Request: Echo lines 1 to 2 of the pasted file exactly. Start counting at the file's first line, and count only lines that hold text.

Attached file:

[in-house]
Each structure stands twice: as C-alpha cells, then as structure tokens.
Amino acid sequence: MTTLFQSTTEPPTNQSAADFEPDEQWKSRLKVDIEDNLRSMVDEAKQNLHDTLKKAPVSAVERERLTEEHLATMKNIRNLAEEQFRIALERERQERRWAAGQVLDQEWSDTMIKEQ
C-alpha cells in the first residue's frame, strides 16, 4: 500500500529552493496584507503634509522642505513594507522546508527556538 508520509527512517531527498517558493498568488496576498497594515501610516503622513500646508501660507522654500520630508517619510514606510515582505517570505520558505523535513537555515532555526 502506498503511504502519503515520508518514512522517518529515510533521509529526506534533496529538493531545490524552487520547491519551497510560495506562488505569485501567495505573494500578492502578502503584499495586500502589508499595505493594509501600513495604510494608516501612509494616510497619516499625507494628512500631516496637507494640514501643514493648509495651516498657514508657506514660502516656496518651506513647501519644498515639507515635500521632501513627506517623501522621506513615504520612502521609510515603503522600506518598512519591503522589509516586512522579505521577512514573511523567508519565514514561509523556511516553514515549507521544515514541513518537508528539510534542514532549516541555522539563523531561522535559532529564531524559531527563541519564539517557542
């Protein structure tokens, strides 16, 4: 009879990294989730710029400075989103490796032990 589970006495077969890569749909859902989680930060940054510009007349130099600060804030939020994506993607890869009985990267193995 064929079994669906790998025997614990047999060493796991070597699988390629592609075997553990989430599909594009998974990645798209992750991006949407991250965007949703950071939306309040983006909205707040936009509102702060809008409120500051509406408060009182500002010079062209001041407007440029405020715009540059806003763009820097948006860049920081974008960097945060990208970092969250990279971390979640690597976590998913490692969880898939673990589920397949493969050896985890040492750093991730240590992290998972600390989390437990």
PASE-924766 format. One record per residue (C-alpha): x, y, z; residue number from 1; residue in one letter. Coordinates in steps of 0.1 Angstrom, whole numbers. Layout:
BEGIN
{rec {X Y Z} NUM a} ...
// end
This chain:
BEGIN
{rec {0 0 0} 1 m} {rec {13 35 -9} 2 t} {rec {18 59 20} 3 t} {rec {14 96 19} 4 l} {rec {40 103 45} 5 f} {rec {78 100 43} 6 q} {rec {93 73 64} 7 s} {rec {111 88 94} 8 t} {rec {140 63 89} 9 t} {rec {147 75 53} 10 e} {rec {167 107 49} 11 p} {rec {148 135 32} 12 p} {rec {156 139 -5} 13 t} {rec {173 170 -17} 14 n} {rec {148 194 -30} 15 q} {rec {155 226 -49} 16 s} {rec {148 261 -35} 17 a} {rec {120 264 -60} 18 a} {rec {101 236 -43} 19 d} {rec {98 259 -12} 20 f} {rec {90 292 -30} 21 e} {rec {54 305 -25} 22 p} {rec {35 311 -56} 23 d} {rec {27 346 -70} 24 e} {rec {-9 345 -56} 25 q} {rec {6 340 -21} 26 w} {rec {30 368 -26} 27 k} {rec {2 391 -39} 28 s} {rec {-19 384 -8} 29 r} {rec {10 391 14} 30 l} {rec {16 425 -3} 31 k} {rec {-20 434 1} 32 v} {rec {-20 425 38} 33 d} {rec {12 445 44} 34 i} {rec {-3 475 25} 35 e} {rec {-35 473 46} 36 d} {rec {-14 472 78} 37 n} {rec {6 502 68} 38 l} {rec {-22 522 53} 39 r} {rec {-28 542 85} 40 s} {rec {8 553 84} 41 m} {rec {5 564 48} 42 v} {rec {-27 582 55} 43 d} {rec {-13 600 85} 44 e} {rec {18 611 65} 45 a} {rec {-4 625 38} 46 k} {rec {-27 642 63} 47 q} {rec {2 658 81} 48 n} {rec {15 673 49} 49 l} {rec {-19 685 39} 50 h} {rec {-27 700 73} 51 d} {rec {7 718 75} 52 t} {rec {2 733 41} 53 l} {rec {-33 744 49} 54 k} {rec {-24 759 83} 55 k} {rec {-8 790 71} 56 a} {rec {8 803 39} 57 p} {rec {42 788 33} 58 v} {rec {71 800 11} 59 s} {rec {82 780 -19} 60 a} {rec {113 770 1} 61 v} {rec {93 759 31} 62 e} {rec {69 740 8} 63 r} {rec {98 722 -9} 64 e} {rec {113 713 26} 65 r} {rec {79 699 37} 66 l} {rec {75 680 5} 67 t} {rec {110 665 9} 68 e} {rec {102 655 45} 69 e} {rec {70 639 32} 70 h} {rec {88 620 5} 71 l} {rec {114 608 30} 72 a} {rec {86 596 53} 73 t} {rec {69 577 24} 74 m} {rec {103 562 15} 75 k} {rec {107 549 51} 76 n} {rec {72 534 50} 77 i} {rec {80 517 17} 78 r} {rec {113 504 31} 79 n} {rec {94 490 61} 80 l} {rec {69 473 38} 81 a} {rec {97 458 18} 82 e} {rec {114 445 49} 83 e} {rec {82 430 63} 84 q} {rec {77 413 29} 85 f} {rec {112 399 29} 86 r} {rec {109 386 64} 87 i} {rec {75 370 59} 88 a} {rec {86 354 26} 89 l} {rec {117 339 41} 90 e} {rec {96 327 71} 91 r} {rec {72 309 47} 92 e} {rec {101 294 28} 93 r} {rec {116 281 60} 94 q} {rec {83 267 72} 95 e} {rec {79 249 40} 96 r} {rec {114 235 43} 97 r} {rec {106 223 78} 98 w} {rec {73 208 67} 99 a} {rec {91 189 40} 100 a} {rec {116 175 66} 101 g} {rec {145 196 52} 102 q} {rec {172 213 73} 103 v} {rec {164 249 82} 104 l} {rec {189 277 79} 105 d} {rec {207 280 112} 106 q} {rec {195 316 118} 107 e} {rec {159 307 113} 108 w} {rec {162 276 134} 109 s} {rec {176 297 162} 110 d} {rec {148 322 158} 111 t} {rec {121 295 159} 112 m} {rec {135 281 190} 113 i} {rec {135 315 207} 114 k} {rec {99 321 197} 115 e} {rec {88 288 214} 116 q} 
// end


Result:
[in-house]
Each structure stands twice: as C-alpha cells, then as structure tokens.